From our organizers:
Equity and the Public Plate: How the Good Food Purchasing Program is helping to transform the way New York and other cities buy food.
Cities across the United States and abroad are in agreement: current food systems are not serving the public interest. Public food procurement – or the share of a city’s food supply funded by government and government-sponsored institutions – is, arguably, one of the most effective tools that municipalities have to instigate a radical transformation of the current urban food system. One approach being used by cities is the Good Food Purchasing Program (GFPP), a metric based, flexible framework that encourages large institutions to direct their buying power toward five core values: local economies, environmental sustainability, valued workforce, animal welfare, and nutrition. As adoption of good food purchasing policies expands across the East Coast and the US as a whole, and a campaign to bring the GFPP to New York City gains traction, what can New York learn from the experiences of other cities? What sorts of obstacles should municipalities expect when embarking on more ambitious food procurement goals, such as those recently announced in the OneNYC 2050 plan? And, what strategies could city leaders employ to effectively surmount these obstacles? On May 30, join the CUNY Urban Food Policy Institute and invited experts to explore these and other key questions.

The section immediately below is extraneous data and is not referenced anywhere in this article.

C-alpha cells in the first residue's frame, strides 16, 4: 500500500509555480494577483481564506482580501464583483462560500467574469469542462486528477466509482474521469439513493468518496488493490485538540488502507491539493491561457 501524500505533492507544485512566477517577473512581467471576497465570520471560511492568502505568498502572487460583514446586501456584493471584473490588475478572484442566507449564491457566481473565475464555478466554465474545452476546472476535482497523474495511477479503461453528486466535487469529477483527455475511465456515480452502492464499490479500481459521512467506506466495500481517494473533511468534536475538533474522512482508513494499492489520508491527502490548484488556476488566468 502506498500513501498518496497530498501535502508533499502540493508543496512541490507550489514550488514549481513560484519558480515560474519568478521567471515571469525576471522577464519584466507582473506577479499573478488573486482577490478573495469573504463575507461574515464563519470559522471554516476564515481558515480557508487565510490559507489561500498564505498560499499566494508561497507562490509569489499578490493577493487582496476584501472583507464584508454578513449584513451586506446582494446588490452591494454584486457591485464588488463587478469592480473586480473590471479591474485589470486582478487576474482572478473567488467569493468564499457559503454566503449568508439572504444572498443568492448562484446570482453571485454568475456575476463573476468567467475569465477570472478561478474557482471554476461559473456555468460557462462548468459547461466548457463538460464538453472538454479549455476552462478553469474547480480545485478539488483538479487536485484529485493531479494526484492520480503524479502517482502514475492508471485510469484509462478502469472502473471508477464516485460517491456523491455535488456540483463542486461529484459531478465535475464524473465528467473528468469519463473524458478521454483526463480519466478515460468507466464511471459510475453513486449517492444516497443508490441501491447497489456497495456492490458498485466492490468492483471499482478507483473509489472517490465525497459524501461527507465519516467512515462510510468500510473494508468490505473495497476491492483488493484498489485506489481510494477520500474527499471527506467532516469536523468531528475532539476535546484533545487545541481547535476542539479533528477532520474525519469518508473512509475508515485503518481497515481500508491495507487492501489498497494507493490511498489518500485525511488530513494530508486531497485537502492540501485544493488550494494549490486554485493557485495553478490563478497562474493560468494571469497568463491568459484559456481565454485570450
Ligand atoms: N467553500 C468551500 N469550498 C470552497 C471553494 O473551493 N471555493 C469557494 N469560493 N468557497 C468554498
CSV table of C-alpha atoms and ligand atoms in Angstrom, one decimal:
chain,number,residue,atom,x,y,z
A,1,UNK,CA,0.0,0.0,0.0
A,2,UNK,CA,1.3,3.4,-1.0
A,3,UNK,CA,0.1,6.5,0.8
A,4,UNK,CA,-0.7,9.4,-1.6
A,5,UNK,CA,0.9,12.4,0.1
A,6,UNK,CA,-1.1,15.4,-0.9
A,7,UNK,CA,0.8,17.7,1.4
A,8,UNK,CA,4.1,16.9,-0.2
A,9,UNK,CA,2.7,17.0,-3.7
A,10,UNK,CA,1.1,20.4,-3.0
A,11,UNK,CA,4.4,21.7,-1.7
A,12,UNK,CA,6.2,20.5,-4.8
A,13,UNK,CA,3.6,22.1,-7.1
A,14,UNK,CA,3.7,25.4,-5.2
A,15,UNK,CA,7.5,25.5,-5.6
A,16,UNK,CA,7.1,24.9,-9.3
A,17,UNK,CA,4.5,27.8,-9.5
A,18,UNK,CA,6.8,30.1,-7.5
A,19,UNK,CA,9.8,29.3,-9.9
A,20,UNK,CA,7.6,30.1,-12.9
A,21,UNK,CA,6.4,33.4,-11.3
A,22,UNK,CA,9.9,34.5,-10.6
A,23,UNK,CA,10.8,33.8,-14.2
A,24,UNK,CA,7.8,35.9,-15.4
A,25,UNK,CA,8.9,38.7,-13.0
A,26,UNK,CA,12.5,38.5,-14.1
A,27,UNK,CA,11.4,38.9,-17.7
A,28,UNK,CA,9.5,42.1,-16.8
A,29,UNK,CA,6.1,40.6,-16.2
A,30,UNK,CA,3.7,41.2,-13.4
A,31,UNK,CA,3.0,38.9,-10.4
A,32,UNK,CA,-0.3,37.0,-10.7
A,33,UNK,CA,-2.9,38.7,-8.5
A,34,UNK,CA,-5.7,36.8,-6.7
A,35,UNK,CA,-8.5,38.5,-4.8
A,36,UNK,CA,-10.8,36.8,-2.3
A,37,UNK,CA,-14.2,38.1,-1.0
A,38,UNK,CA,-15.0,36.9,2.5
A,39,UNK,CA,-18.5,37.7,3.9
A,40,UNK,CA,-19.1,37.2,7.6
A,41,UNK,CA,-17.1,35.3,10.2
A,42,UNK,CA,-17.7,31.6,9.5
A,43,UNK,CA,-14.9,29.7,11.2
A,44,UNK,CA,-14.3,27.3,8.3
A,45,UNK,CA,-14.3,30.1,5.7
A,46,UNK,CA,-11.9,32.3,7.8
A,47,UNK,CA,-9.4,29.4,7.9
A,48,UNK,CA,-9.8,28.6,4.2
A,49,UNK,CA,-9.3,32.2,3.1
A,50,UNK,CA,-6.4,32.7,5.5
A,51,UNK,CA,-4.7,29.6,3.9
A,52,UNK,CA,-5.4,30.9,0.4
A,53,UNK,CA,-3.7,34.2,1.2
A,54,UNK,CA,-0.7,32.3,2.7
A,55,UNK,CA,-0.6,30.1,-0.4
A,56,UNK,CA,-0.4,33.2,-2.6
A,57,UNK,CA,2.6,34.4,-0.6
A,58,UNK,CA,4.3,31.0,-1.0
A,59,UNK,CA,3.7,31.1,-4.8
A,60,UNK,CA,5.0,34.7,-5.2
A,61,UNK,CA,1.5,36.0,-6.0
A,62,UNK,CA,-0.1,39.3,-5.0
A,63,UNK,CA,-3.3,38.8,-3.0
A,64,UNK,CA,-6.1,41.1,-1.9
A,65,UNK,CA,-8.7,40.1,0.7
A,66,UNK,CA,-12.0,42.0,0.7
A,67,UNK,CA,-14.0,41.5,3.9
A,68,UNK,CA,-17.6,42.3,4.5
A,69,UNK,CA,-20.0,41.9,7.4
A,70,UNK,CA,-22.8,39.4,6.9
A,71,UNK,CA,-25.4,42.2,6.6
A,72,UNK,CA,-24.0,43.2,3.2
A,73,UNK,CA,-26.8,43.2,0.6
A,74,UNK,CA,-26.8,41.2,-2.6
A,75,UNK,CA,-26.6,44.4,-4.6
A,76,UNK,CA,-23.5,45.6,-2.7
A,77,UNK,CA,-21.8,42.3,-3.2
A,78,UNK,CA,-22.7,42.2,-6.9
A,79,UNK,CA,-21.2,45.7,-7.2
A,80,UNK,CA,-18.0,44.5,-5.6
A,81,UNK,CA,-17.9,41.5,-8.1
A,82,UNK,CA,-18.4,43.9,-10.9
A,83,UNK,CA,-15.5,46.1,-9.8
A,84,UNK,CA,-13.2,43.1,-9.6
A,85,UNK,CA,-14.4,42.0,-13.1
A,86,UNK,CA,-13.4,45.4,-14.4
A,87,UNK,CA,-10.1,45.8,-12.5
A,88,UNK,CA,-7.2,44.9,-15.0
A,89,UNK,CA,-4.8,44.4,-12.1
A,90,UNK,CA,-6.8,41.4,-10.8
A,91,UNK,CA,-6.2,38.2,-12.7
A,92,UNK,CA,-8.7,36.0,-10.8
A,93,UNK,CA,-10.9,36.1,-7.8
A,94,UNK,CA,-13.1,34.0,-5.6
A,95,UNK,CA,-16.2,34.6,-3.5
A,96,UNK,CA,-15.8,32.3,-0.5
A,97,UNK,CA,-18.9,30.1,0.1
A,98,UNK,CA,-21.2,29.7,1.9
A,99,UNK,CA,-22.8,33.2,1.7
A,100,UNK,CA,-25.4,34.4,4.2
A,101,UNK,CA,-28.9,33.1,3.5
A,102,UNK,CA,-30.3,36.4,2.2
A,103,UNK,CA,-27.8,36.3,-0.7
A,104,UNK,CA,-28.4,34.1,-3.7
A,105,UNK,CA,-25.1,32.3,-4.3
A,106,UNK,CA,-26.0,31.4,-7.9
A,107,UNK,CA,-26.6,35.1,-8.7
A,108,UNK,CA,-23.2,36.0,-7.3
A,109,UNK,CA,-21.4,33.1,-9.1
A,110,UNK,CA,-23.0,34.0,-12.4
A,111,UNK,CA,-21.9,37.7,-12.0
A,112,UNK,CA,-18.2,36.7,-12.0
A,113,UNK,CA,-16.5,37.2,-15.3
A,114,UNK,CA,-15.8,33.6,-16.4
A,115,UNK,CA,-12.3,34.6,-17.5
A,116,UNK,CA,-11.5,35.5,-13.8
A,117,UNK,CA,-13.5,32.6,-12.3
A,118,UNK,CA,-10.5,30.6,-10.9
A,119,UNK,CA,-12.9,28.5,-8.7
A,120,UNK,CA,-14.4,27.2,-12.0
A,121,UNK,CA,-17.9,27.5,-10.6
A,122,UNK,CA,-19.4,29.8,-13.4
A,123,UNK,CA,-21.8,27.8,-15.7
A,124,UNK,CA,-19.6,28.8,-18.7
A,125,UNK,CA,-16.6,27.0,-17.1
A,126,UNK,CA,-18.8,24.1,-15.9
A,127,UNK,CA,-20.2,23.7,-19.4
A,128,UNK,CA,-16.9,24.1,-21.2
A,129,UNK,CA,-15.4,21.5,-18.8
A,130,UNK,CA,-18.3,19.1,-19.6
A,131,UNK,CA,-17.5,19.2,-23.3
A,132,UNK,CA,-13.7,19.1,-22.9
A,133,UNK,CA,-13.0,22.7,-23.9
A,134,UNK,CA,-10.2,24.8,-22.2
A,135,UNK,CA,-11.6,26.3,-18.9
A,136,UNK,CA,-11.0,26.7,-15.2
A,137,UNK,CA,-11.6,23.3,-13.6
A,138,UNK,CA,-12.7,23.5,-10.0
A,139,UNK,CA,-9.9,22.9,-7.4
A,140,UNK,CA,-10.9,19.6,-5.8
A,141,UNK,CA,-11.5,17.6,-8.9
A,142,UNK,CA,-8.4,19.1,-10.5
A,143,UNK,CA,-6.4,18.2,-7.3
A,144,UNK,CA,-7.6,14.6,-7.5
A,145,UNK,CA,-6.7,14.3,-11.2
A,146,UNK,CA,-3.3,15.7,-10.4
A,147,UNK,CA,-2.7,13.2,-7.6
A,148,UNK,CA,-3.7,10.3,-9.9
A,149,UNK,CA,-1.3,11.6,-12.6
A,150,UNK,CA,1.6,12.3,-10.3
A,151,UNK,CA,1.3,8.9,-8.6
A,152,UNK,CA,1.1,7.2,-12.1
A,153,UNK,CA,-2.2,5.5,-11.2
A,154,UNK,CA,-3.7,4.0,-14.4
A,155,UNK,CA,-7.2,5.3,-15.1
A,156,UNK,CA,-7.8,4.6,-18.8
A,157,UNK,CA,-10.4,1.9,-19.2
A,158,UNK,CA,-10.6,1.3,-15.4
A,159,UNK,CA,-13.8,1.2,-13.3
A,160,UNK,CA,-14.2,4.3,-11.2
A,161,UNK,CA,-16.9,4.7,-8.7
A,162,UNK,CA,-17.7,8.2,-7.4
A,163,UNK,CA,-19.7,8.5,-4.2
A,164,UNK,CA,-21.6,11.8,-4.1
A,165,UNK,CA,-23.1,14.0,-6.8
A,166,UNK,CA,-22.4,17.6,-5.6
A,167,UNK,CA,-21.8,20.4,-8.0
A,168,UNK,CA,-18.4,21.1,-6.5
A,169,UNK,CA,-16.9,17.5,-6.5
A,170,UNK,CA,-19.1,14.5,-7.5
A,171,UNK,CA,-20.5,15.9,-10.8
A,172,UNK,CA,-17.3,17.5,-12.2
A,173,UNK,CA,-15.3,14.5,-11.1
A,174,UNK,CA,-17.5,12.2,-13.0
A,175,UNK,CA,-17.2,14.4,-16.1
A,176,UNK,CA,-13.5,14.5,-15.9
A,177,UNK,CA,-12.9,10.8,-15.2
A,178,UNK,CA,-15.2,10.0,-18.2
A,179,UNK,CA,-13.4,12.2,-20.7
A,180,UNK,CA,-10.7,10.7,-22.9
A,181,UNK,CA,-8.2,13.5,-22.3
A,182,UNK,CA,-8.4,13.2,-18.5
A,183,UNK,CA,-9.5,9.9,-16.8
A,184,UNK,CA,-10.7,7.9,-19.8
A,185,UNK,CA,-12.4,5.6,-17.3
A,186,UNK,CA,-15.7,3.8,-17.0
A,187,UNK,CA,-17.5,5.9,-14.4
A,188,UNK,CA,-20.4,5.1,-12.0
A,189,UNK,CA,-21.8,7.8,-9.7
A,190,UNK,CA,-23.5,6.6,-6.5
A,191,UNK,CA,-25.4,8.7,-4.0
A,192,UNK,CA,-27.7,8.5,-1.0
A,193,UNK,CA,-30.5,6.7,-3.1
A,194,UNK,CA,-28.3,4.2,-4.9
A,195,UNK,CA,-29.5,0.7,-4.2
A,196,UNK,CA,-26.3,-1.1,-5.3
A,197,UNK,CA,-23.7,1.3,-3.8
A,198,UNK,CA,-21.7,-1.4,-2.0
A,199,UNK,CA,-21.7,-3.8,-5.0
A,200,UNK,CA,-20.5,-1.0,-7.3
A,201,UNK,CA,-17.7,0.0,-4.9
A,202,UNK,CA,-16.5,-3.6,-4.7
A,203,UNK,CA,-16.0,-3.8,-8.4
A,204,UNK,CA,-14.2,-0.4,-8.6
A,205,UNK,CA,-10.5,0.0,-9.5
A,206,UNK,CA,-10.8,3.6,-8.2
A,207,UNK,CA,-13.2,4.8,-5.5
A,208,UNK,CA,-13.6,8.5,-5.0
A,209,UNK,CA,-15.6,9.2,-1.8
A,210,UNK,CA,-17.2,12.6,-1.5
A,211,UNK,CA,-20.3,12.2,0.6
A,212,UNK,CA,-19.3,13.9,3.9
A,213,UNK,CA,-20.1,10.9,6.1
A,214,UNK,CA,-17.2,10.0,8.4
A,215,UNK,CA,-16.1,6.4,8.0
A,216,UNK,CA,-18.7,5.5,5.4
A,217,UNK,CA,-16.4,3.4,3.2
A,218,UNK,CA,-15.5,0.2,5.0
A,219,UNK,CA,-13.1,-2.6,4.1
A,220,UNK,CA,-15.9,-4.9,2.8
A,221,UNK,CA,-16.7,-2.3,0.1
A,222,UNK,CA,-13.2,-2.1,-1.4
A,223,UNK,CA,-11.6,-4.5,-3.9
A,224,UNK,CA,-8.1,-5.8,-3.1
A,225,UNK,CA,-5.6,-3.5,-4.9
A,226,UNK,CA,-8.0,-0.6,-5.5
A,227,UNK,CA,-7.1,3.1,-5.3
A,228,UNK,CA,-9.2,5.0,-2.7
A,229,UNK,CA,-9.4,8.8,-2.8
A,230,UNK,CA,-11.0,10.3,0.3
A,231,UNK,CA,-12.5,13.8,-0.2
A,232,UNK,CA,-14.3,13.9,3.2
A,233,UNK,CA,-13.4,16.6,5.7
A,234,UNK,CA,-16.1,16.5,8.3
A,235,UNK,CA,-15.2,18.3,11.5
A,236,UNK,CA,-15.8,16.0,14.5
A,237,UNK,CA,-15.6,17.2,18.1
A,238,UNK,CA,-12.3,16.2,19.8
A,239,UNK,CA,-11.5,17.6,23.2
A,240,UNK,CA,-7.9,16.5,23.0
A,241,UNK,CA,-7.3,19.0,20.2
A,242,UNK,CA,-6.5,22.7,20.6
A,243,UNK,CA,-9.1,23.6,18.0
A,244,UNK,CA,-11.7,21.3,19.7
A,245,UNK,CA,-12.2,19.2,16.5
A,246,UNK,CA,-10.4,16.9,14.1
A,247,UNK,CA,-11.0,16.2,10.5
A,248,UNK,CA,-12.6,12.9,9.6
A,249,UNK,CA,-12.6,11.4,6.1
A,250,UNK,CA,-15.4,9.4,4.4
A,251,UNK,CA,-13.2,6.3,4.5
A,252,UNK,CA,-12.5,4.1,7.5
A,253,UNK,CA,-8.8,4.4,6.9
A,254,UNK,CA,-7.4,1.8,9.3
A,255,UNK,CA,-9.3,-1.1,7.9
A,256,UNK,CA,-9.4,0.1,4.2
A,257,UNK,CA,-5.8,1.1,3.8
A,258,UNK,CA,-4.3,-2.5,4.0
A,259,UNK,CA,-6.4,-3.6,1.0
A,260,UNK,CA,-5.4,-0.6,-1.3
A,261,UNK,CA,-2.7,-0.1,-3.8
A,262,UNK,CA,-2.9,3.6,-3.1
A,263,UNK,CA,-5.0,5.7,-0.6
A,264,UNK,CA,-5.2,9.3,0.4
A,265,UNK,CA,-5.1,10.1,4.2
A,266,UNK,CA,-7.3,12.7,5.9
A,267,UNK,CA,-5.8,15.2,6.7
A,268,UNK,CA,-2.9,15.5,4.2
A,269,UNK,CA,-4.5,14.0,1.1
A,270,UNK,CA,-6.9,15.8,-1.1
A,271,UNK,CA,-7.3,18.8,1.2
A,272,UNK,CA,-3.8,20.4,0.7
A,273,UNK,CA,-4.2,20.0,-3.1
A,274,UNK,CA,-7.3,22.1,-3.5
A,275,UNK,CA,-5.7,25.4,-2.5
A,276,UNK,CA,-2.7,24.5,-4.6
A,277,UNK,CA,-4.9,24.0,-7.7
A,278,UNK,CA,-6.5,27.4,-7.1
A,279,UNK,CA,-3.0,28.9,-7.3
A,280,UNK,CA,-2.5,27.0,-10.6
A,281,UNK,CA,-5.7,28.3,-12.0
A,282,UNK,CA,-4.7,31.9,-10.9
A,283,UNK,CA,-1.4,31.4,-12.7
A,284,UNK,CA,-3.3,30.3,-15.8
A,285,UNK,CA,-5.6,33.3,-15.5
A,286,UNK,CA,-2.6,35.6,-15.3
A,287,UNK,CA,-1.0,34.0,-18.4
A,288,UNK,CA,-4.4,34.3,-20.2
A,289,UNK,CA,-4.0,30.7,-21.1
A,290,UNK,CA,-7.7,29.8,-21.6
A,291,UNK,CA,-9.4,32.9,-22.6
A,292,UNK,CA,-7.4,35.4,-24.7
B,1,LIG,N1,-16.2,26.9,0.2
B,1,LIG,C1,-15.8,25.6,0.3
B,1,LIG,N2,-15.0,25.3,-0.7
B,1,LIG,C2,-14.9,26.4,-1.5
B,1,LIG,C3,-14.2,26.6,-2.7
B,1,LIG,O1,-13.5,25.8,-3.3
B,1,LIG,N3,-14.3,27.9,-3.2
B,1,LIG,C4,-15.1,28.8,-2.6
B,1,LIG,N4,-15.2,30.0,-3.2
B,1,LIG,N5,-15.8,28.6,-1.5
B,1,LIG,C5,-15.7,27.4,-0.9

Ribka Getachew, Director of NYC Good Food Purchasing Campaign at Community Food Advocates NYC
Suzanne Adely, Regional Organizer, Mid-Atlantic and New England at Food Chain Workers Alliance
Chloe Waterman, Senior Food Campaigner at Friends of the Earth
Kylie Repasy, Good Food Purchasing Program Researcher at CUNY Urban Food Policy Institute
Craig Willingham, Deputy Director, CUNY Urban Food Policy Institute